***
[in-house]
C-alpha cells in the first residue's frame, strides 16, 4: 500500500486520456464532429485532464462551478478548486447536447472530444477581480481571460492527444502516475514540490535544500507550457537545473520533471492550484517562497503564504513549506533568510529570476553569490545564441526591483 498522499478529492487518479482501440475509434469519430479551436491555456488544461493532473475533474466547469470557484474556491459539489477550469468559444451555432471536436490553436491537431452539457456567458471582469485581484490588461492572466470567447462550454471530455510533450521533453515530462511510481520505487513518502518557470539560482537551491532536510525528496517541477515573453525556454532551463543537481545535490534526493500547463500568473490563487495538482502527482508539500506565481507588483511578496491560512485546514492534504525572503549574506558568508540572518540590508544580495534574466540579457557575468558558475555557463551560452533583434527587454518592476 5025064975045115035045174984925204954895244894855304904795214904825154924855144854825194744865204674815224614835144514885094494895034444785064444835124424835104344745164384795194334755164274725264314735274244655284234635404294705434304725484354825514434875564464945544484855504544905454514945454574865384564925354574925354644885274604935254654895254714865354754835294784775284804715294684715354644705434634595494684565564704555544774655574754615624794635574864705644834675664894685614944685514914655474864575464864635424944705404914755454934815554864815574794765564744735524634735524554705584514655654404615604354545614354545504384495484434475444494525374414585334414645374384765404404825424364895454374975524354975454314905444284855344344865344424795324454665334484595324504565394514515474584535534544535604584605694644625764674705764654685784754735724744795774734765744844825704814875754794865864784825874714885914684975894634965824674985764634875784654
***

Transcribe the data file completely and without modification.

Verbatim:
[in-house]
C-alpha cells in the first residue's frame, strides 16, 4: 500500500486520456464532429485532464462551478478548486447536447472530444477581480481571460492527444502516475514540490535544500507550457537545473520533471492550484517562497503564504513549506533568510529570476553569490545564441526591483 498522499478529492487518479482501440475509434469519430479551436491555456488544461493532473475533474466547469470557484474556491459539489477550469468559444451555432471536436490553436491537431452539457456567458471582469485581484490588461492572466470567447462550454471530455510533450521533453515530462511510481520505487513518502518557470539560482537551491532536510525528496517541477515573453525556454532551463543537481545535490534526493500547463500568473490563487495538482502527482508539500506565481507588483511578496491560512485546514492534504525572503549574506558568508540572518540590508544580495534574466540579457557575468558558475555557463551560452533583434527587454518592476 5025064975045115035045174984925204954895244894855304904795214904825154924855144854825194744865204674815224614835144514885094494895034444785064444835124424835104344745164384795194334755164274725264314735274244655284234635404294705434304725484354825514434875564464945544484855504544905454514945454574865384564925354574925354644885274604935254654895254714865354754835294784775284804715294684715354644705434634595494684565564704555544774655574754615624794635574864705644834675664894685614944685514914655474864575464864635424944705404914755454934815554864815574794765564744735524634735524554705584514655654404615604354545614354545504384495484434475444494525374414585334414645374384765404404825424364895454374975524354975454314905444284855344344865344424795324454665334484595324504565394514515474584535534544535604584605694644625764674705764654685784754735724744795774734765744844825704814875754794865864784825874714885914684975894634965824674985764634875784654